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Discussion 6 to Meditation 109
Not conducive to bringing about the supposed peace and unity desired.

by: Paul W. Sharkey

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While I find the goal of peace and unity to be laudable, I find the proposal that any government based upon a social contract and representing a religiously diverse populace should hand over fifty percent of its power and resources “in the name of Jesus” to be beyond absurd and certainly not conducive to bringing about the supposed peace and unity desired.

Canada, like Australia, Great Britain, the United States, etc. is a very religiously diverse country, with a trend toward increasing numbers of its populace identifying themselves as “following other religions or no religion” rather than as “Christian.”1 It is precisely this religious freedom – and the right to be free from religion – that makes these and other similarly disposed countries to be the havens of freedom and progress they are. Even believers in such countries should thank their Gods that they are not living in a theocracy, 50% or otherwise.

Which “Jesus” is this power and money supposed to be handed over to? The Roman Catholic Church, which represents about 40% of Canadian believers, or “Protestants” at somewhat less than 30%2 and from among all those, which kinds should get what percentage of the power and money? If one considers “non-believers” to be Protestants – they (we) certainly are among the most protestant of protestants – then we constitute the next largest single “religious” group in Canada at 16% and growing.3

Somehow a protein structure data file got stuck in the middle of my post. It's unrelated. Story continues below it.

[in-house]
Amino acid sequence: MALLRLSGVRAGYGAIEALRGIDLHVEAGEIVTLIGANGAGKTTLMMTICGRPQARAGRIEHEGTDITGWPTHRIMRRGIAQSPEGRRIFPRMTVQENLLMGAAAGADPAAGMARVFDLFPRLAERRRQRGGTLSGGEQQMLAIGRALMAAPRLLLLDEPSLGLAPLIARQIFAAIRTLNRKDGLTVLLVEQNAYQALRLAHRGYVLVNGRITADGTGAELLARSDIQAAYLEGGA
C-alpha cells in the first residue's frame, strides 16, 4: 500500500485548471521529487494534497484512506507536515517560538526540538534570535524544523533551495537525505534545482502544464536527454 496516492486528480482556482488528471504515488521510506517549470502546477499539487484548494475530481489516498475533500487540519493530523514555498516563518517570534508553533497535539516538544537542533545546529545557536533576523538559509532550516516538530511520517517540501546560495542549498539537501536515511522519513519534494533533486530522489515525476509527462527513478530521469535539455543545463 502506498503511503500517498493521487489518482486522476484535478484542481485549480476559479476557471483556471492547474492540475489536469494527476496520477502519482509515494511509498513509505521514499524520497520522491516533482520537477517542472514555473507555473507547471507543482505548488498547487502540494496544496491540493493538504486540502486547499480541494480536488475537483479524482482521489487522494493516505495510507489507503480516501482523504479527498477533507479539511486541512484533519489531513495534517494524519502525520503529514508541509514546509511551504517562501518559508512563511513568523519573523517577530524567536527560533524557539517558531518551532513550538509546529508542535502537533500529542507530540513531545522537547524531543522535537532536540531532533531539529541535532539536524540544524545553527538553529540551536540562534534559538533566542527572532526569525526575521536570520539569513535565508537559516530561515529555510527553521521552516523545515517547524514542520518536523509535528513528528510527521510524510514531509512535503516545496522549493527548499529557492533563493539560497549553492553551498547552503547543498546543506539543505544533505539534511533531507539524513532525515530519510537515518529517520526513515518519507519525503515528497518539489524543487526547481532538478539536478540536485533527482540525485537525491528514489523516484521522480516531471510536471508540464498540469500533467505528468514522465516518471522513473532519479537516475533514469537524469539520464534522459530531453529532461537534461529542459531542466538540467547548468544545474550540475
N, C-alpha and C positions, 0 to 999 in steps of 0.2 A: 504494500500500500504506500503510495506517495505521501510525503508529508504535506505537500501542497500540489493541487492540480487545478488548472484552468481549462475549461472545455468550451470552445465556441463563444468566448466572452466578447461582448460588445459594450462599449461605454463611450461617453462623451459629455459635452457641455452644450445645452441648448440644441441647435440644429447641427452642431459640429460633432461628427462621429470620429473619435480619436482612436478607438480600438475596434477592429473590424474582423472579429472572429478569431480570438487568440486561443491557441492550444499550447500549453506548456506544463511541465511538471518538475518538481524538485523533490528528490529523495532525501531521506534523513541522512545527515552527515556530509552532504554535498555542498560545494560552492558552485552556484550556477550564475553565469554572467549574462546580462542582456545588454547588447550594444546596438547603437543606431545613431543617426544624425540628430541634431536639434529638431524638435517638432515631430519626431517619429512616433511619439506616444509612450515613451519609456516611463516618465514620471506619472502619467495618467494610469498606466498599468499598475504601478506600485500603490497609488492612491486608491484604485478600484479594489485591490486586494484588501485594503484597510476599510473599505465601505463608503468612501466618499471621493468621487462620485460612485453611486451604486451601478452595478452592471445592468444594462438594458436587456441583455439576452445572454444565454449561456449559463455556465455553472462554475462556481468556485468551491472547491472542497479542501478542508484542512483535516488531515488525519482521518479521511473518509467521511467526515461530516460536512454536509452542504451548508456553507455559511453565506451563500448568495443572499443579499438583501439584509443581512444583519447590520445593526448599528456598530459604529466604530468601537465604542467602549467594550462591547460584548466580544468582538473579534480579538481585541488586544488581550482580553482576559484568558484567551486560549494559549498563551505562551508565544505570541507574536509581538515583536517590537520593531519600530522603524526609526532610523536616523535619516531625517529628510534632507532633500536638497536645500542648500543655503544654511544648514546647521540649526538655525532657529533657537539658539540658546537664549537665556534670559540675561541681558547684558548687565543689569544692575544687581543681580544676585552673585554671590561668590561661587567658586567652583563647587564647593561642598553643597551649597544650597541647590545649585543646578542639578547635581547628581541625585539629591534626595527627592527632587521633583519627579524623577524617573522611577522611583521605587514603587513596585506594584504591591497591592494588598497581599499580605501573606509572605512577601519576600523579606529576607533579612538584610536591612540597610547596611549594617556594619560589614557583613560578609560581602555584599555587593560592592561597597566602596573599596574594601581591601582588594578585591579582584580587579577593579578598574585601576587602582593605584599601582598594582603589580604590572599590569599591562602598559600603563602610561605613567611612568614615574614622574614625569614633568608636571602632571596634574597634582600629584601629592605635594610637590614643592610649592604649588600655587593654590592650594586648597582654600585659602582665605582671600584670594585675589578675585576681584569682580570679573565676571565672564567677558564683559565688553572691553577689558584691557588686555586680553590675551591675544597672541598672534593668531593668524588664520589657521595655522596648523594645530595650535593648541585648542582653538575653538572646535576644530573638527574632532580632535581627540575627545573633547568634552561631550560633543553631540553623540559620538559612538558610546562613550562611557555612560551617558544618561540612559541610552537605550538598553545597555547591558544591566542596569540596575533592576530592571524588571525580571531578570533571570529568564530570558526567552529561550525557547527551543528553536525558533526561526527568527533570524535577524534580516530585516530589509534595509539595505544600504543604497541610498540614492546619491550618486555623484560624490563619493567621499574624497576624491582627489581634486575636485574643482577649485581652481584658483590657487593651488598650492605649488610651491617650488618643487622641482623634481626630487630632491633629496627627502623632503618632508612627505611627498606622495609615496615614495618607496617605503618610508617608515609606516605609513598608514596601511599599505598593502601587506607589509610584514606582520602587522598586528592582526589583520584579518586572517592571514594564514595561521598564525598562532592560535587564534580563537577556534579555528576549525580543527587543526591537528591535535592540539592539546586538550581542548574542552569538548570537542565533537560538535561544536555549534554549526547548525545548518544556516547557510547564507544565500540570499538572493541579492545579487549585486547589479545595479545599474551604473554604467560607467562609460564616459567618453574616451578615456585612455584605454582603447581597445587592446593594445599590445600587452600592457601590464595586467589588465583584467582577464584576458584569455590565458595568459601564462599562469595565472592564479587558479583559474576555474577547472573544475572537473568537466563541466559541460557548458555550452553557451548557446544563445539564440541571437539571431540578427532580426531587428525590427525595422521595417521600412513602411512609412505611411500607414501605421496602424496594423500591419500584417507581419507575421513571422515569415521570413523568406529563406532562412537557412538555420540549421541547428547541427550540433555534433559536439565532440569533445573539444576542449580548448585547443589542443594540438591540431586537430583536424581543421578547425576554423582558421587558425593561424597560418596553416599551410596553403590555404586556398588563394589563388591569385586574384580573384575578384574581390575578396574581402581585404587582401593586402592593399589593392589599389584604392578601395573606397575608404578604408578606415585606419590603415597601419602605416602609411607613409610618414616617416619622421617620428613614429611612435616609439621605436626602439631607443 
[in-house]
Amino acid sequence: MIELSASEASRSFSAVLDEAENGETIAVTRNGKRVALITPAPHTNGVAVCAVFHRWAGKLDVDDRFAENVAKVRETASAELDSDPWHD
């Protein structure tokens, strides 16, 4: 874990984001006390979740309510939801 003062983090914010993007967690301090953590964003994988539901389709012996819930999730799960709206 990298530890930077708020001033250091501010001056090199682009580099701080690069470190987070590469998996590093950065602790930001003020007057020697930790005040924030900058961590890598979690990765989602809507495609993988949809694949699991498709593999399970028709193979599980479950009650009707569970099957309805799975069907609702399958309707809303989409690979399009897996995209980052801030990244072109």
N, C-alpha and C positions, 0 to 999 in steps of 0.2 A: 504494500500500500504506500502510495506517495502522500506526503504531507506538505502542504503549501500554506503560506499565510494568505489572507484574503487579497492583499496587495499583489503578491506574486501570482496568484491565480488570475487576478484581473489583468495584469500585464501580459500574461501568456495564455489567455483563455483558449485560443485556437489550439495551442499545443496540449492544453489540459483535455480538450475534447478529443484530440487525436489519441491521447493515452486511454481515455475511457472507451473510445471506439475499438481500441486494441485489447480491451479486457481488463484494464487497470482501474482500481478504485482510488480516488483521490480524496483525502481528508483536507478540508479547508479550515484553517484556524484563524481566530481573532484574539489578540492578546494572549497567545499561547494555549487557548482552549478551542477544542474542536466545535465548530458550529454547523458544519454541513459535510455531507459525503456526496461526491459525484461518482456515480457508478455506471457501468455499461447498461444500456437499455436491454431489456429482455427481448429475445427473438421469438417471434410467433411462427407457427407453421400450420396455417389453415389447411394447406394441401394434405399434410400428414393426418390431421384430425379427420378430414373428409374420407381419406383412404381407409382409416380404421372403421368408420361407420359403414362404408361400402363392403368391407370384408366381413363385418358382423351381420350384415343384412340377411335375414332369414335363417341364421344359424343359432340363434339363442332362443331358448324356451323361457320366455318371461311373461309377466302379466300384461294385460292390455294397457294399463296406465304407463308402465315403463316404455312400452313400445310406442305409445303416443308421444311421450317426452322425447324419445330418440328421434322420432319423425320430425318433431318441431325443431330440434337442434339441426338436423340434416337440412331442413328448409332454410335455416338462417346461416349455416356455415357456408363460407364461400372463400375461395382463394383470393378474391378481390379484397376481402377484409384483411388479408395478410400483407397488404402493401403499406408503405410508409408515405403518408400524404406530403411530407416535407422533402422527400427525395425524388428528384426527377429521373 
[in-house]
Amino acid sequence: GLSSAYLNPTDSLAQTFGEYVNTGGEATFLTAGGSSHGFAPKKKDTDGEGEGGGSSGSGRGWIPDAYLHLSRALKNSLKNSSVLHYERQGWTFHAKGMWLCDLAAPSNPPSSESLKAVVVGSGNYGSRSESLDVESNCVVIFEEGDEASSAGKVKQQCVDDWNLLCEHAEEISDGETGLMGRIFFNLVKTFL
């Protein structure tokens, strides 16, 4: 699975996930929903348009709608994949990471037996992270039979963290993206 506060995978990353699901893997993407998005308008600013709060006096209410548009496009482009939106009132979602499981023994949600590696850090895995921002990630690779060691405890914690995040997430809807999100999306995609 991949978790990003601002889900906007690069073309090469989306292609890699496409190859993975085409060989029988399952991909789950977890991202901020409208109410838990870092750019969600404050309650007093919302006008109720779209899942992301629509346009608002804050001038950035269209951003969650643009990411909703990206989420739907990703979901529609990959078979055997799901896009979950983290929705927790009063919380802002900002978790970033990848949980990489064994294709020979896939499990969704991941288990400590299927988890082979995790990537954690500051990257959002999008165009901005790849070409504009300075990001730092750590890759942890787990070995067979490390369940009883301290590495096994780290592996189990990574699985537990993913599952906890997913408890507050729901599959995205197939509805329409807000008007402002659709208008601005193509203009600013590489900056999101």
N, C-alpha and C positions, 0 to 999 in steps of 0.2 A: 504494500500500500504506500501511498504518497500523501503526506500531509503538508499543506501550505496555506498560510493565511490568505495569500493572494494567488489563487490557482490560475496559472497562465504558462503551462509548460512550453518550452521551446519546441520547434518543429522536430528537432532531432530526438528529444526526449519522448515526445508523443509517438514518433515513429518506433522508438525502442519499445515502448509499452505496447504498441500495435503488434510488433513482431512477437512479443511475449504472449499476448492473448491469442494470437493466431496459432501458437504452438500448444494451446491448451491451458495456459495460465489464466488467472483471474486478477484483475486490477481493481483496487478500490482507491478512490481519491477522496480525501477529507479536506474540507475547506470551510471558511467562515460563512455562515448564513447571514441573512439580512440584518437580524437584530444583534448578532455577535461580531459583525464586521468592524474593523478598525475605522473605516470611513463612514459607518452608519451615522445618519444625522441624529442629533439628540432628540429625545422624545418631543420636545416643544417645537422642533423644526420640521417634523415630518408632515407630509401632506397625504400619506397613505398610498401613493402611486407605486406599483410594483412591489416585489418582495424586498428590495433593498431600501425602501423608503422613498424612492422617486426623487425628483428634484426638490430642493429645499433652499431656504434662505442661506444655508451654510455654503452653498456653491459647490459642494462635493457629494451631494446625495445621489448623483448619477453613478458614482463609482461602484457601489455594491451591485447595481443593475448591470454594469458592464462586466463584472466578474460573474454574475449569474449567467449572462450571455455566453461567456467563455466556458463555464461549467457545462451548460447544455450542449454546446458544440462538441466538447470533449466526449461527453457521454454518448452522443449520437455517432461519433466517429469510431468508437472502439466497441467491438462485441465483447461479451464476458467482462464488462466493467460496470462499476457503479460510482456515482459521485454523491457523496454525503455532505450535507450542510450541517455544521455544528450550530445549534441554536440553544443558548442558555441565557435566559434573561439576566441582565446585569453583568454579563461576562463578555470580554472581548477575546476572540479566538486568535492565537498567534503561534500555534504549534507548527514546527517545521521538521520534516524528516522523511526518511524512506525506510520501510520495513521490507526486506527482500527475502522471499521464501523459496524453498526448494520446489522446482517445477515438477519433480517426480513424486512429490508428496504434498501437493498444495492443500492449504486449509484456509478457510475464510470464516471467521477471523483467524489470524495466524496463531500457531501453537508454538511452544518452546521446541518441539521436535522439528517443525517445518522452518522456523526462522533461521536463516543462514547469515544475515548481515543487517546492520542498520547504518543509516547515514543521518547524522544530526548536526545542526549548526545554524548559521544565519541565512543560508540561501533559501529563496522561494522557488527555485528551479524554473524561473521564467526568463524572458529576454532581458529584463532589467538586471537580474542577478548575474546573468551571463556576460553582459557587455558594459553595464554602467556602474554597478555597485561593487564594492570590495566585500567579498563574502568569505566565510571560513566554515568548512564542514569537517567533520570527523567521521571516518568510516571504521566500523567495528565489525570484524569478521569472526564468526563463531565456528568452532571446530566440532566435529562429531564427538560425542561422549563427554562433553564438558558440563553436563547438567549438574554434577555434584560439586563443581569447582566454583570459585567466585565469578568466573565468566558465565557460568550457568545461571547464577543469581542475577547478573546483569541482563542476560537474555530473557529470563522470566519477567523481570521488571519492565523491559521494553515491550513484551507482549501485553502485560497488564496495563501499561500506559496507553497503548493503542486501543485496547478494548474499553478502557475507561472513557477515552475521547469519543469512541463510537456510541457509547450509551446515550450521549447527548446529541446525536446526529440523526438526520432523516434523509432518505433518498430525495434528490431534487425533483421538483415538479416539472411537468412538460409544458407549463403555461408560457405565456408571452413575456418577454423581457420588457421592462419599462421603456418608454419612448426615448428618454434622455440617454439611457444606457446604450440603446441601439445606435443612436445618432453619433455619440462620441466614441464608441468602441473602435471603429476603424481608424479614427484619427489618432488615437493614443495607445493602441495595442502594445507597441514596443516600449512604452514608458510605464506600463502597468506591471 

But wait! All those folks already have all the power they need. The right – and I would contend, responsibility – to participate in the deliberative and judicial administration of their country by virtue of being its citizens.4 That’s what a secular representative democracy under a social contract means and despite their sometimes failures and flaws and after over two thousand years of trial and error they and only they have so far proved to be the best form of government for securing the goals of freedom, peace and unity for their citizens. Let’s not mess with it by stepping backwards into history by turning half – or even the smallest part of it – over to any “religion,” superstition or supernatural “authority.”

 

Notes:

  1. See: http://www.religioustolerance.org/can_rel0.htm
  2. Ibid.
  3. Ibid.
  4. Aristotle’s definition of a “citizen.” See Aristotle, Politics.